To get the word out about this new initiative we decided to partner with the two local hospitals. Both hospitals give out a packet of information to each new mom during their hospital stay. We were able to get a half-sheet of information in these packets. They also agreed to put up posters in various offices that are visited frequently by new moms and in waiting rooms.

We decided we wanted to start with enough material for 200 participants and bought accordingly. We predicted we would get about 100 people enrolled within our first year. We officially launched a month ago and we have 28 people signed up! There was clearly a need for this in our community and we are overwhelmed with the great responses we've had from both parents and community members.

I applied for a Target Early Childhood Reading grant to get the initial funds. We were lucky enough to get chosen. If you have not looked at the grants before, please go visit. The grants are entirely online and the Target tech team is very helpful if you run into any glitches.

Are you offering anything for under ones? If not, you should consider Baby Book Bees!

Friday, November 8, 2013

Flannel Friday-- Make a Turkey!

Inspired by Miss Courtney Meets Bobo, I decided to adapt her Thanksgiving idea into our Early Literacy Center. In our ELC we have a magnetic/flannel board that we switch out every month. In October, we did a flannel decorating a pumpkin. This month, we decided to keep the holiday theme going and decorate a turkey! It is the easiest flannel activity I've ever made.

First, I made 8 feathers using different colors. Then, I simply made a turkey body. I found the clip art on google images and just copied it. None of the feathers are glued on, so they are always in different patterns, on random places of the turkey's body, and sometimes our turkey friend only has one feather on. I mean, if you have a zebra print feather, do you really need anything else?

I always include a quick tip for parents who won't read a full sheet of paper. 

For the parents who like reading more than one sentence, I also included some "Turkey Starters". I am really looking forward to hearing some turkey bedtime stories!


I think this will be a great activity to use during my baby storytime too. I am going to make enough feathers for each baby. Then, I will call them up by color. The babies love to touch the flannel board, so we'll see how chaotic it becomes!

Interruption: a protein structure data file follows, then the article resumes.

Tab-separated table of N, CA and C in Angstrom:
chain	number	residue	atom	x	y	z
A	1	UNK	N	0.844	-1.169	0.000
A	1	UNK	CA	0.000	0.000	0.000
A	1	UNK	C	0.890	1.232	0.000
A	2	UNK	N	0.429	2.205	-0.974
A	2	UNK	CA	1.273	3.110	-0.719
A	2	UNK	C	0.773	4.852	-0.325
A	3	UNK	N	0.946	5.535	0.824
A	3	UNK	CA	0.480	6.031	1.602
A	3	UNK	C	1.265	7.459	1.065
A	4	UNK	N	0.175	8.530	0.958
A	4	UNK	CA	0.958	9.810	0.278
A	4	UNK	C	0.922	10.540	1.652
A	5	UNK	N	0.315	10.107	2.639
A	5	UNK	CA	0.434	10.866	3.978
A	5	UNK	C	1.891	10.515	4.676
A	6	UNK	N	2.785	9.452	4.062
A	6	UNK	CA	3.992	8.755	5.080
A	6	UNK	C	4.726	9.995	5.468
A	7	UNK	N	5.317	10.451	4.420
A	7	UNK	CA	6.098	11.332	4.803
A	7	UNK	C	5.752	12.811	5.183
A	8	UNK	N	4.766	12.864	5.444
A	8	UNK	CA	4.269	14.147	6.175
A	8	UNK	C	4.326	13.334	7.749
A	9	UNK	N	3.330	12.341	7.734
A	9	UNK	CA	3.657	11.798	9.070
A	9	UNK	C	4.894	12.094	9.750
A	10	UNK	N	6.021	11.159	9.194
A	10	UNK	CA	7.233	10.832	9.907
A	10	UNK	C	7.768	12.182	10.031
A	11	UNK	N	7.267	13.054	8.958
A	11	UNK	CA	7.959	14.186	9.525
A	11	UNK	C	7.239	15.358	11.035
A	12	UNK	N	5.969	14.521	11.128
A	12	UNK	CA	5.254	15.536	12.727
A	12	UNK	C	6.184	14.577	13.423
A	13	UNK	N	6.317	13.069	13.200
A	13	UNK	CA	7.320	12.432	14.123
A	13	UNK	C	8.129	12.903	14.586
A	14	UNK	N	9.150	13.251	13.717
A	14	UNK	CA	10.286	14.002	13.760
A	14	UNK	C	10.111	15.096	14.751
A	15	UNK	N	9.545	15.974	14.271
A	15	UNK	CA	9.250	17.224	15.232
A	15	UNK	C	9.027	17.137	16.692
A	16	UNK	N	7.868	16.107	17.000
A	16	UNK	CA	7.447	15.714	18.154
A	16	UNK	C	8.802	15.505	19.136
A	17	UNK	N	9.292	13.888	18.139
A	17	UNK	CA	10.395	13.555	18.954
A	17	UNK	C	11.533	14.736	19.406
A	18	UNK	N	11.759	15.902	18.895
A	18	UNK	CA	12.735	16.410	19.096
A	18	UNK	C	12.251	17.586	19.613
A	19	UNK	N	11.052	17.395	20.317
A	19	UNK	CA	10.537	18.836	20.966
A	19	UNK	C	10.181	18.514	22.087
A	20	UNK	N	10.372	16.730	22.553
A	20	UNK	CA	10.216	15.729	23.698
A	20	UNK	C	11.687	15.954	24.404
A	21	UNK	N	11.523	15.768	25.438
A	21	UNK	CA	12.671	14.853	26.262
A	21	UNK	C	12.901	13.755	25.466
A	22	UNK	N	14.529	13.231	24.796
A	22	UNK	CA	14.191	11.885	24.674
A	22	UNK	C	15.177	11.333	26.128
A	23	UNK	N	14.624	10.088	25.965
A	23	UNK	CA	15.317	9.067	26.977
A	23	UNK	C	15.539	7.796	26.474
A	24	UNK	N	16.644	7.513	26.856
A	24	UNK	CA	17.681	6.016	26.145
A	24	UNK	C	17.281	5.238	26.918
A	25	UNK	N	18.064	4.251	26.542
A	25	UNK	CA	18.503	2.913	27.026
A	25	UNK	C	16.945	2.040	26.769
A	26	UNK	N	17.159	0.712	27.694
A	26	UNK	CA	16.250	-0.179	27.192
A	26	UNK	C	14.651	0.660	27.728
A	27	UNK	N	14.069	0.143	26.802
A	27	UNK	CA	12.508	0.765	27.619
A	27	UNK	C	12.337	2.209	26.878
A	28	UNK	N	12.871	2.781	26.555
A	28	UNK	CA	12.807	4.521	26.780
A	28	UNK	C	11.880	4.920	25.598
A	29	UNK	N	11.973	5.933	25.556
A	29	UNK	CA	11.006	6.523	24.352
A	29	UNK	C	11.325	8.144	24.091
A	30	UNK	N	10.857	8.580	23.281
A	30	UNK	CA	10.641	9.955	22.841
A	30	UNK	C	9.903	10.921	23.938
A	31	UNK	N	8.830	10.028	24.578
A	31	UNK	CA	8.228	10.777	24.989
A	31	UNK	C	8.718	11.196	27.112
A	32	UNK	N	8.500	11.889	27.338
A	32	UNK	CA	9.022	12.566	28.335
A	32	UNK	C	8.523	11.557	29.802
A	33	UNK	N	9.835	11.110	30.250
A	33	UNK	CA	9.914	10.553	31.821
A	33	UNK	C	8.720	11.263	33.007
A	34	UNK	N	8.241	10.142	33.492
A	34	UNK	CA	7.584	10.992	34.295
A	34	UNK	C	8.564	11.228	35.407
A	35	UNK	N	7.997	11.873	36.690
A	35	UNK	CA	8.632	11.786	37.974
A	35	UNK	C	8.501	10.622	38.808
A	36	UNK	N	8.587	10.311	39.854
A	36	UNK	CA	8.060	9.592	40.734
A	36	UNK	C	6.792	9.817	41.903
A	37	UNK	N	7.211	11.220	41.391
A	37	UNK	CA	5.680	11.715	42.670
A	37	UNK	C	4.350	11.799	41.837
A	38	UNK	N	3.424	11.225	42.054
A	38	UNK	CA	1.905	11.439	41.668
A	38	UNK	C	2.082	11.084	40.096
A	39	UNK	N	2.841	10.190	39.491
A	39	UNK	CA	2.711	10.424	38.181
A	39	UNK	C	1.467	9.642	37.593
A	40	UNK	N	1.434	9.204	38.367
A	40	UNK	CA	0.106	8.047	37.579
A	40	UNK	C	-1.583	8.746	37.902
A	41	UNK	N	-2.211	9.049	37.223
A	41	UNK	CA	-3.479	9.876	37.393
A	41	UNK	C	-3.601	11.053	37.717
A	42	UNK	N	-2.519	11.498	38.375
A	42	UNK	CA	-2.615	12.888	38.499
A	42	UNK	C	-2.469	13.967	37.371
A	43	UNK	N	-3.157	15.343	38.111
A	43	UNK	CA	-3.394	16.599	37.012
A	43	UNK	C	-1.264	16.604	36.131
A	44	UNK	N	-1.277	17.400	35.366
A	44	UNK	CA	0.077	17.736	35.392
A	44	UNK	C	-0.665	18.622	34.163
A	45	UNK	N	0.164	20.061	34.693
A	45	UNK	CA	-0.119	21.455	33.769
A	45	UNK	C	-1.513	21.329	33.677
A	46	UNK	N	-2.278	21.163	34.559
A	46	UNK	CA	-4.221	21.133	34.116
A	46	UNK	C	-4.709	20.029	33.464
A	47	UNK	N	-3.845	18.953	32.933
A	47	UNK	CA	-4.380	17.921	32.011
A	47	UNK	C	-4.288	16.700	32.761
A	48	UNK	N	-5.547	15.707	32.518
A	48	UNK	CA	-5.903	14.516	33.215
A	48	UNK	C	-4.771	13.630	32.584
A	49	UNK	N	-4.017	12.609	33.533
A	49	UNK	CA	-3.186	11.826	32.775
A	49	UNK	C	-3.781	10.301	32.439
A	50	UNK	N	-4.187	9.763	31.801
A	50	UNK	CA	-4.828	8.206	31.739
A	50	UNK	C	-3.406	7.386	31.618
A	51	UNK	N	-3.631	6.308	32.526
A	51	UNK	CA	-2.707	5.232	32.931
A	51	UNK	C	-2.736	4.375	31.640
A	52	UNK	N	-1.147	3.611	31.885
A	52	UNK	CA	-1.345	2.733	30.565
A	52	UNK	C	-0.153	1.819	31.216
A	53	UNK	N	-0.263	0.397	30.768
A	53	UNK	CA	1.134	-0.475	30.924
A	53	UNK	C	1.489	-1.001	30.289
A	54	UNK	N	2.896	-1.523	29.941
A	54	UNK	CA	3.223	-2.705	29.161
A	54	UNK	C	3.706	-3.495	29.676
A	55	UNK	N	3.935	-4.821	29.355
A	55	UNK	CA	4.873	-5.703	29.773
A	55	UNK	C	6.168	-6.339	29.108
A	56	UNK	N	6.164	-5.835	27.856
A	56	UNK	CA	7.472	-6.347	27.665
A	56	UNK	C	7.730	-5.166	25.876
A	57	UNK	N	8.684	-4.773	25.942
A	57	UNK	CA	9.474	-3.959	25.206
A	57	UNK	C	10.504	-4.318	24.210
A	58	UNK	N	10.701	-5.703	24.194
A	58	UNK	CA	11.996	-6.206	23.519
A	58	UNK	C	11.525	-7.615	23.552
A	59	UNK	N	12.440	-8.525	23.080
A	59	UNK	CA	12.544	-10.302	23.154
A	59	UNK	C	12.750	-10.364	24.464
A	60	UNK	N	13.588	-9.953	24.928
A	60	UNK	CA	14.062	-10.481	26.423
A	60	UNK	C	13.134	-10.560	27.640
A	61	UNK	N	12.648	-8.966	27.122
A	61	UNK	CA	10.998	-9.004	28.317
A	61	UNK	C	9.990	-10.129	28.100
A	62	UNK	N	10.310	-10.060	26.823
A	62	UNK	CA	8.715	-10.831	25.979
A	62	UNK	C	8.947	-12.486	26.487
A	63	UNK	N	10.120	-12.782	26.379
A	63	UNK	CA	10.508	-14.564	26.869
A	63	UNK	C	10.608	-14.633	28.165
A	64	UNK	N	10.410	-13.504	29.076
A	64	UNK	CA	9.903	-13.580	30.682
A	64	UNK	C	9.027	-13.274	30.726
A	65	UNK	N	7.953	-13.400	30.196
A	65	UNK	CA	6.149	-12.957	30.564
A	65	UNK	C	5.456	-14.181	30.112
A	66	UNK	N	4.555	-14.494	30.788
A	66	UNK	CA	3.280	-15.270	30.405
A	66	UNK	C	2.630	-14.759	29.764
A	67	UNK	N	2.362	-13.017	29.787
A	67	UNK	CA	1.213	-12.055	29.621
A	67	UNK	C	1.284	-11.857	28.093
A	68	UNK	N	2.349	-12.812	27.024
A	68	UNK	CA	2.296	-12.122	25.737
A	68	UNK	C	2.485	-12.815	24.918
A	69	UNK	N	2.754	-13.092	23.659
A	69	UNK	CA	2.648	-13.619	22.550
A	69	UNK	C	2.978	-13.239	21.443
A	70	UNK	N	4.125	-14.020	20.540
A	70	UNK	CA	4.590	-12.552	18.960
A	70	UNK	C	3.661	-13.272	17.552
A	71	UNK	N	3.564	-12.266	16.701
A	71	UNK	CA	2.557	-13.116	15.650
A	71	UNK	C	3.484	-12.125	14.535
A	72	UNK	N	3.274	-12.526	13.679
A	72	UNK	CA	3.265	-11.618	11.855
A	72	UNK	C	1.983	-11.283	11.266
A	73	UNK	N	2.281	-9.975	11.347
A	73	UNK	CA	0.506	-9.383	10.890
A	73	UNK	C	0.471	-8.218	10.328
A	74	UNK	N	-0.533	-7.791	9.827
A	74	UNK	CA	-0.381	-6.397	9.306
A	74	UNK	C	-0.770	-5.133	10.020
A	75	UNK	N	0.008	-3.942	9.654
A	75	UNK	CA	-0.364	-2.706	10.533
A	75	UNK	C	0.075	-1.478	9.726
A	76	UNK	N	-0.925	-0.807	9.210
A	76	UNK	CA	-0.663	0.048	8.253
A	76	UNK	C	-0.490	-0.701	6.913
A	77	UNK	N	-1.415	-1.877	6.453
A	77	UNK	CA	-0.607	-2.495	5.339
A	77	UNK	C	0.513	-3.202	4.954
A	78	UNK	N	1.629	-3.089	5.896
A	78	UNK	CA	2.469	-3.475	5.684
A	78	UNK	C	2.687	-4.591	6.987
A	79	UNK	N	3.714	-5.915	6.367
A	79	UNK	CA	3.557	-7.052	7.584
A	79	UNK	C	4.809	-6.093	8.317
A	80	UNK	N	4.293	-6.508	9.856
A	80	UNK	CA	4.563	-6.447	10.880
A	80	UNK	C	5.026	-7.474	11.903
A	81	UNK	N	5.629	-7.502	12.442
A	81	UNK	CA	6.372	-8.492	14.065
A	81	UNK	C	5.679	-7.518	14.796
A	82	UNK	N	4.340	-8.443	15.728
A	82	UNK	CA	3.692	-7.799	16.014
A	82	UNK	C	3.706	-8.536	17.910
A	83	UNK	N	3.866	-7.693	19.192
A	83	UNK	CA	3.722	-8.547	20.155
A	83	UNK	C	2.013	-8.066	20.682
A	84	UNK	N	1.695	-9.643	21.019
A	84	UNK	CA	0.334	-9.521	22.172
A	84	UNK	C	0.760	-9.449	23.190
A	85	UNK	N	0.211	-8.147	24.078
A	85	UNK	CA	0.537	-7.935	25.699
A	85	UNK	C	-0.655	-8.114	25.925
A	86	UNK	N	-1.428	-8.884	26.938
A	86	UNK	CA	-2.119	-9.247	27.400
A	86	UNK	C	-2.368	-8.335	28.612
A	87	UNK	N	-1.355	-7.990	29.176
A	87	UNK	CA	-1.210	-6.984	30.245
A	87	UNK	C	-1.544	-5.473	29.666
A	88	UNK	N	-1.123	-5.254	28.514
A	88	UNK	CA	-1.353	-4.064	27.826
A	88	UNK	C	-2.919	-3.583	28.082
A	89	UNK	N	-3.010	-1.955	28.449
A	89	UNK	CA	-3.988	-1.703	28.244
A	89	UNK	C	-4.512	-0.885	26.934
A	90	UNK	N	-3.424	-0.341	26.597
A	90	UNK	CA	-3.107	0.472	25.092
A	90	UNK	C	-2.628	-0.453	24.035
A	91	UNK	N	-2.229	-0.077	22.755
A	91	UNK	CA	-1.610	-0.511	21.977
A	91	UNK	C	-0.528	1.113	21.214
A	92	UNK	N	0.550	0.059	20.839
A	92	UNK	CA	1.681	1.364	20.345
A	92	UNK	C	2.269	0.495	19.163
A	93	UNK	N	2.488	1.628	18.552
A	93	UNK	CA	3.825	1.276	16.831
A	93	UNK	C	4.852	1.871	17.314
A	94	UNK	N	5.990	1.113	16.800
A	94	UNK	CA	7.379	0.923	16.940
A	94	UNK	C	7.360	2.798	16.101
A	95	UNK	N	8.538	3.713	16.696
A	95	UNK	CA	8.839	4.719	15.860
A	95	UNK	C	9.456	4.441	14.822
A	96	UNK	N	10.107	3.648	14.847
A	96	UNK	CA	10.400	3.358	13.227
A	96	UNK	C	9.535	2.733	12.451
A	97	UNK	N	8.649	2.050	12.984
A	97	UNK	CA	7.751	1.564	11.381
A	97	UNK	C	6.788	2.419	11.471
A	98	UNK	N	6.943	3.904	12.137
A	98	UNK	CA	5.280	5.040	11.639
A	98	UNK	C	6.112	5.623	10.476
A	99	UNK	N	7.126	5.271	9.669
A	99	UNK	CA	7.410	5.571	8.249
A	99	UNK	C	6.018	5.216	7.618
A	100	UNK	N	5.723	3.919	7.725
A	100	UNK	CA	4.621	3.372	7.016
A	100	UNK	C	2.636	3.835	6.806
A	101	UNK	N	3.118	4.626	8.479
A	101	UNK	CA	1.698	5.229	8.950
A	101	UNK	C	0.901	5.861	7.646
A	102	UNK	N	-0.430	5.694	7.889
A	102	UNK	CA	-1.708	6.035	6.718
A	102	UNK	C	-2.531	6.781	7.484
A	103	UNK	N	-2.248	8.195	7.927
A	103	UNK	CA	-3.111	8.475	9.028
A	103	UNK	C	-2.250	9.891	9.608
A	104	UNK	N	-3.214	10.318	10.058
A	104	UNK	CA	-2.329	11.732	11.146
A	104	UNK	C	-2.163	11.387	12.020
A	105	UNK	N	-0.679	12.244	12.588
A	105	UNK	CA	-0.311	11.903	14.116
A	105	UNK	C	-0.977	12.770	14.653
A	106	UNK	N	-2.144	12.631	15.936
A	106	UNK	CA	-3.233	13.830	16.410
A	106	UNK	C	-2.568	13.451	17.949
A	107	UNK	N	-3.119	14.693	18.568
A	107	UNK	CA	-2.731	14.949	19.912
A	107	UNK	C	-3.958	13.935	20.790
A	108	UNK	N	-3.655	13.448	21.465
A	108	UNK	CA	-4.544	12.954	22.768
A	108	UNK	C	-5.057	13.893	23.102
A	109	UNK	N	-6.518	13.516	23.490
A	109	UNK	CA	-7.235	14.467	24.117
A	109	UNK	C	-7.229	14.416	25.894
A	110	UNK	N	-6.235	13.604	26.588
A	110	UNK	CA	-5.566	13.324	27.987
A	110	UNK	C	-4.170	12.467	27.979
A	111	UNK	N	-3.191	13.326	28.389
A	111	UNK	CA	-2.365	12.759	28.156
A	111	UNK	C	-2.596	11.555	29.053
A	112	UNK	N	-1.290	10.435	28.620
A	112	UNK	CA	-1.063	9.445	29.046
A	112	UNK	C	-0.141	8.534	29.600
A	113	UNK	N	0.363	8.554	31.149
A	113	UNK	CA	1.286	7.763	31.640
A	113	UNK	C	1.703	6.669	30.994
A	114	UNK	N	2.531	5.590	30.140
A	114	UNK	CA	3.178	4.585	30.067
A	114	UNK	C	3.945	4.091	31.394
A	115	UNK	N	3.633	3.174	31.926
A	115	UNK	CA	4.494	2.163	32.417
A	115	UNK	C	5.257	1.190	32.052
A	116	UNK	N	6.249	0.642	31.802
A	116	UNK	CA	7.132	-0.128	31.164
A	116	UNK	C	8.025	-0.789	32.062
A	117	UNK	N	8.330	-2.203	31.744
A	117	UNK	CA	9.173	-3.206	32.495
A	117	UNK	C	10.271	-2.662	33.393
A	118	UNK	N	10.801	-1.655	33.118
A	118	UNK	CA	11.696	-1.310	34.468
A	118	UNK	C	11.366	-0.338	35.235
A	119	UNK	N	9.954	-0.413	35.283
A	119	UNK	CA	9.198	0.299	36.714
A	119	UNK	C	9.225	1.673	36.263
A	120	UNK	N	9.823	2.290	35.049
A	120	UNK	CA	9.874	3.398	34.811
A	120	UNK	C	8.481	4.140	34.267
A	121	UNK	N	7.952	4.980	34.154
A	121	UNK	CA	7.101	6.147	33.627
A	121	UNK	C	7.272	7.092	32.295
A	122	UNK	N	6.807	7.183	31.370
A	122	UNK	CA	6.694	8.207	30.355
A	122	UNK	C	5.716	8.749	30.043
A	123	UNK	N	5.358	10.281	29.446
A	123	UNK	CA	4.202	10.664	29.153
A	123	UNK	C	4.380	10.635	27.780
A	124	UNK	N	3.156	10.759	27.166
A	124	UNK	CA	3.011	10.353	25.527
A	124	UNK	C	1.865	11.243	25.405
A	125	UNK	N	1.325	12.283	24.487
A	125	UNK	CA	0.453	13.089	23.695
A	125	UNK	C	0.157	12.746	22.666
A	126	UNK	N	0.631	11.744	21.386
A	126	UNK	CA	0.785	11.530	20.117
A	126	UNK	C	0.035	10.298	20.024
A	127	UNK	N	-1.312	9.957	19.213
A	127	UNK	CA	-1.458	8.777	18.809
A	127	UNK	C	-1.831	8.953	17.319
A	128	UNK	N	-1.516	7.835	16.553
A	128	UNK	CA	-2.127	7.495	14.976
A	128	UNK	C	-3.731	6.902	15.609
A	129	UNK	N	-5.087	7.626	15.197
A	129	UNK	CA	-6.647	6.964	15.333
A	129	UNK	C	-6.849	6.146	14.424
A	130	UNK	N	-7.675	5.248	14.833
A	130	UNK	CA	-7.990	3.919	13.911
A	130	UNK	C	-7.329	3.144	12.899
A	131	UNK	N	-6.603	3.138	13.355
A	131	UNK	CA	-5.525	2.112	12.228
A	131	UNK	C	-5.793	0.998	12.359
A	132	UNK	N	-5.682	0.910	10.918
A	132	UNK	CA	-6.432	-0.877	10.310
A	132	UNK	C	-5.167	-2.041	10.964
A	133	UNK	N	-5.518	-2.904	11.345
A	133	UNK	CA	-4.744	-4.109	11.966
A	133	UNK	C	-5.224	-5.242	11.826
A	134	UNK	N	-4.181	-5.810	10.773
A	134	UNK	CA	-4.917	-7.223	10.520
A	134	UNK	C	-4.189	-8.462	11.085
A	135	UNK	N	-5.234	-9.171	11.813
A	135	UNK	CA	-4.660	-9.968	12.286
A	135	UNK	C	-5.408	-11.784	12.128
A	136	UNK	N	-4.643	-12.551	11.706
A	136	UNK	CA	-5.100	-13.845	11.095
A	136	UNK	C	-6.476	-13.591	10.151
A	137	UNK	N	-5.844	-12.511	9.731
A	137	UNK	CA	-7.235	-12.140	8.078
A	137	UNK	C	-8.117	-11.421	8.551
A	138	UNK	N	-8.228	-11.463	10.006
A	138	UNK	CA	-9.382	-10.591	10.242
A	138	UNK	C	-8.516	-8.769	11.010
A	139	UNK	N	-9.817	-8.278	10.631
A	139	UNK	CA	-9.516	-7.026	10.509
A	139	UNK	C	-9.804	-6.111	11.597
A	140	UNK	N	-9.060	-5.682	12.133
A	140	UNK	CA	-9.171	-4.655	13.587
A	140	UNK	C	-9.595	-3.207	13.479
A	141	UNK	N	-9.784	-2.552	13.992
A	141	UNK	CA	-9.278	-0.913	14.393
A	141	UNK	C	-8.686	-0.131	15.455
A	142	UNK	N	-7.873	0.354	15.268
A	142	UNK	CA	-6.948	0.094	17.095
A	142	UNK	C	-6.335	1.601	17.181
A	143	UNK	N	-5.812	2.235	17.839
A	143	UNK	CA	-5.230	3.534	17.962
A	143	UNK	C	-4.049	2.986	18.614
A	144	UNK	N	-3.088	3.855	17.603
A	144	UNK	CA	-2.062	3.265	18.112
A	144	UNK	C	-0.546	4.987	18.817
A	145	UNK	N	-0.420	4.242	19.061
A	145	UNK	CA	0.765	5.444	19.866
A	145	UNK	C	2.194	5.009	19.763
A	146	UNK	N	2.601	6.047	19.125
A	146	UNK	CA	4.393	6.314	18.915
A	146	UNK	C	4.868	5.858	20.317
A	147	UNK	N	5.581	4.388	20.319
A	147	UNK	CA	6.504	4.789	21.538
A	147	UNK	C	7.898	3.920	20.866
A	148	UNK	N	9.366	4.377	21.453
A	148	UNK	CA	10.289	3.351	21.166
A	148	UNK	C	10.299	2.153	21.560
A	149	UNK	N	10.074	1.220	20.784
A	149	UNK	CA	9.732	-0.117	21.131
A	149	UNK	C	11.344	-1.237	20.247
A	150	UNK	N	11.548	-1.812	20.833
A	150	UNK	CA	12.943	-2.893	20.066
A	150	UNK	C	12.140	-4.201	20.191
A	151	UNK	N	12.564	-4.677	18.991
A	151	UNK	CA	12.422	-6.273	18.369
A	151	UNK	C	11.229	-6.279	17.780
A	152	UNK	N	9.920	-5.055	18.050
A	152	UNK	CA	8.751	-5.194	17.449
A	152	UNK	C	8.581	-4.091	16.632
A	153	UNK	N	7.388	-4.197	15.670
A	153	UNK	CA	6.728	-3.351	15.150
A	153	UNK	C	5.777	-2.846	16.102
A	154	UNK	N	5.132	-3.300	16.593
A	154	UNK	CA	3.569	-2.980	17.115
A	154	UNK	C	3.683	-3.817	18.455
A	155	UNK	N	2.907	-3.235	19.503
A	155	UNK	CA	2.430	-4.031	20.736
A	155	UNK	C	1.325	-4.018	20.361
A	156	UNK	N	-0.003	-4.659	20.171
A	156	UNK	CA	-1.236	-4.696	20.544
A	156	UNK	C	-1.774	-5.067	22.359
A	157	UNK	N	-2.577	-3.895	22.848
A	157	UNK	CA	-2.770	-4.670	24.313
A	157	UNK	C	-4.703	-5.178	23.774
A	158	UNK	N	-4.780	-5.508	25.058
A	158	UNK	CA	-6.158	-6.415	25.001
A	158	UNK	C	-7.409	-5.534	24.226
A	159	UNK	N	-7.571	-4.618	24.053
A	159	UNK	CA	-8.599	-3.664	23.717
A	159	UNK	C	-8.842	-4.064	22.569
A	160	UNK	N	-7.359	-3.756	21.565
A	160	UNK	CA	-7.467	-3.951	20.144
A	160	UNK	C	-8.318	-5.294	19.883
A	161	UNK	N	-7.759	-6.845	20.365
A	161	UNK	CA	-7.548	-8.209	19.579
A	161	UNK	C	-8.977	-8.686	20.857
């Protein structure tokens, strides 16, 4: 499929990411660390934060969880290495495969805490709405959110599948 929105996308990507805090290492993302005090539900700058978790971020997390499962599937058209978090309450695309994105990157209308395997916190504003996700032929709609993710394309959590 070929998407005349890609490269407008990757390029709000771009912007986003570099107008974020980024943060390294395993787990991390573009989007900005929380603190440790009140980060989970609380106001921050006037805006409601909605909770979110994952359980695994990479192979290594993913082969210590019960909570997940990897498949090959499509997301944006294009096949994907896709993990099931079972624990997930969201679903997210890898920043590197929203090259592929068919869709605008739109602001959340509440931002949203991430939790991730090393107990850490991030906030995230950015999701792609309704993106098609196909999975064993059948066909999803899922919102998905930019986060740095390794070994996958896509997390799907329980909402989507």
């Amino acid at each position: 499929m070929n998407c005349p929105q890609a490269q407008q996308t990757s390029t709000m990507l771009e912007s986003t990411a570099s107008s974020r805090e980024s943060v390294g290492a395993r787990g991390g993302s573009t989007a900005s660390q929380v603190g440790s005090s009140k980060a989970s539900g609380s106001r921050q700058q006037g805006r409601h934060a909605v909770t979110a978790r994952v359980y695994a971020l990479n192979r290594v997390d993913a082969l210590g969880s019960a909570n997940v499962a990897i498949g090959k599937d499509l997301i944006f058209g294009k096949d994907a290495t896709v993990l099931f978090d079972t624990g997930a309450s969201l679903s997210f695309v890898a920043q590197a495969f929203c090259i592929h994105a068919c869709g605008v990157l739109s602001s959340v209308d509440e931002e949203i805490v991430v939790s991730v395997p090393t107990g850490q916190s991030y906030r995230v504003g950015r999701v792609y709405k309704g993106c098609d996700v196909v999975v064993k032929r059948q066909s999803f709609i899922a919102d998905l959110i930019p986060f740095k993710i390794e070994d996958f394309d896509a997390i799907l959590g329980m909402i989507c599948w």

Check out the Thanksgiving Edition of Flannel Friday over at 1234 More Storytimes!

Monday, October 21, 2013

Early Literacy iPads– Final Details

Interested in our initial planning for the iPads? Check it out here. Looking for apps? I listed some of my favorites here. Once again, I have to thank all of the great librarians who helped me with this process!

Unveiling the iPads

Before we put the iPads in the public space, I wanted to make sure our staff was completely comfortable with them. I left a two week period between the app downloads and our start date for staff to play with the iPad and get comfortable with the different apps.

Change is hard for some people. I decided that the best approach for my coworkers was a one-on-one demonstration. I personally scheduled a time with each staff member to show them how to lock the ipads, pick the app, shut them down, etc. This gave them plenty of opportunities to ask me questions and I could see where people were struggling. I also think this made it easier for people to approach me if they had additional questions about the iPads.  Plus, it gave me a great opportunity to explain why we were introducing iPads to our patrons!

In addition to the one-on-one time, I posted a "cheat sheet" at the reference desk for opening and closing procedures with the iPad. Putting in this extra time training the staff was definitely worth it.